$20K fine for Sicamous man who restored century-old fire lookout - InfoNews

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$20K fine for Sicamous man who restored century-old fire lookout

A helicopter delivers building supplies to the remote fire lookout at Eagle Pass. (still shot from YouTube video).
Image Credit: Bevan Burke/YouTube
May 10, 2019 - 11:38 AM

SICAMOUS - A Sicamous man has been slapped with a $20,000 fine for his role in the reconstruction of a century-old fire lookout perched high on top of a mountain.

Guy Maris is appealing the $20,000 fine dished out to him by the province for his part in the restoration of the isolated mountain cabin.

A decision on March 5 by Okanagan Shuswap Natural Resource district manager Ray Crampton, finds Maris contravened two sections Forest and Range Practices Act and received the highest fine possible for conducting work without the authority to do so. The province confirmed Maris had appealed the decision and had not as yet determined how this would proceed as it was in its very early stages.

According to the Ministry of Forests, Maris and Sicamous snowmobile guide Rene St. Onge conducted work on the Eagle Pass Ridge fire lookout without authority and failed to comply with a stop work order. St. Onge died in a snowmobiling accident in December 2018 and therefore was not fined.

Maris and St. Onge crowdfunded $30,000 to reconstruct the hut originally built in 1922 and located high on a mountain peak between Sicamous and Revelstoke. The pair received the blessing of several politicians and the support of thousands through on an online petition. The work took place throughout the summer of 2016 and helicopters were used to lift materials to the site.

Eagle Pass fire lookout
Eagle Pass fire lookout
Image Credit: Rene St. Onge

A one minute video made by Maris and St. Onge of the reconstruction has all the hallmarks of a Hollywood trailer complete with dramatic music and breathtaking scenery. The clip has been viewed almost 23,000 time on YouTube.

However, Crampton in his decision accuses Maris and St. Onge of treating crown land as their own private property, knowingly solicited funding for an illegal act and continued after being made aware authorization was needed.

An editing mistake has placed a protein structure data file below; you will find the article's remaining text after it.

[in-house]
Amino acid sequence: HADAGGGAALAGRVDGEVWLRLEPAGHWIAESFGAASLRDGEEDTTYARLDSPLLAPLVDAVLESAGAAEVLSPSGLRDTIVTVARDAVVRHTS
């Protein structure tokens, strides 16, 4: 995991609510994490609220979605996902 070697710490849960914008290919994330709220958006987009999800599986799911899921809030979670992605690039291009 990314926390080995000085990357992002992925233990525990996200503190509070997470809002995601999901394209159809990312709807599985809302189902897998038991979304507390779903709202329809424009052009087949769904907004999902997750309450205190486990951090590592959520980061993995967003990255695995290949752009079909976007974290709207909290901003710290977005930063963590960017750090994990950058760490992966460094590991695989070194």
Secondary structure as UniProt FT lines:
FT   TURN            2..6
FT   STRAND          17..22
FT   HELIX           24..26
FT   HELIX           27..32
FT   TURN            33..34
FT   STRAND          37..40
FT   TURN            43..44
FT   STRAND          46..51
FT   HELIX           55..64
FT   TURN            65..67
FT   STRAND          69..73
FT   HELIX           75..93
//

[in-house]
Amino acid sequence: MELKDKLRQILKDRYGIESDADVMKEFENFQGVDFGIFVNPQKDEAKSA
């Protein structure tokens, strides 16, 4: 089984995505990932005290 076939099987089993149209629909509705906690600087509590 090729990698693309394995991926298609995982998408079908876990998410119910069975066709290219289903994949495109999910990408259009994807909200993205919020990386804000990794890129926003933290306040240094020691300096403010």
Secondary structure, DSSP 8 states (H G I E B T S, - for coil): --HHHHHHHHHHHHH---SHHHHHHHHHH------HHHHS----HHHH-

Crampton says he believes on the "balance of probabilities" the pair intended to use the cabin for commercial purposes, which warranted a higher penalty. Crampton cites the roof of the cabin was rated to withstand 100,000 pounds and could be used as a helicopter landing pad and that commercial helicopter trips to the fire lookout may be offered.

Crampton also points to permanent beds installed in the hut, as a reason to believe the hut would be used for tourism purposes and not as a general purpose emergency shelter as Maris had indicated. He also cites concerns for mountain goats and caribou, and the stress that may have been caused by the helicopters.

According to the decision, Maris and St. Onge were under the impression authorization was not needed as the hut was an existing structure.

The decision says St. Onge had been told authorization for an existing structure was not needed during a conversation with a FrontCounter BC director in 2008.

Crampton states he finds it "not plausible" the pair did not understand their obligations.

"It was not reasonable... to believe that authorization was not required based on the scope of the project,” Crampton said. "When planning a significant building project on crown land it would not be reasonable to proceed on the basis of a brief conversation eight years earlier."

Although the vast majority of the restoration work was carried out before the province got wind that the work was taking place, beds, a table, a solar panel and a flag were installed after the stop work order had been issued in September 2017. In the decision, Maris and St. Onge argue while they were present when this took place, they did not take part in any of the work.

However, Crampton says whether the pair "physically helped" is of "little importance" as those who did the work were "acting as agents for and under" the direction of Maris and St. Onge. Crampton says this supports his belief the pair deliberately contravened the forest act.

Crampton doesn't order the hut to be removed and says that is mainly because he would be concerned for the safety of those who would be doing the remediation.

Calls to Guy Maris were not returned.

Find past stories on the Eagle Pass lookout here.


To contact a reporter for this story, email Ben Bulmer or call (250) 309-5230 or email the editor. You can also submit photos, videos or news tips to the newsroom and be entered to win a monthly prize draw.

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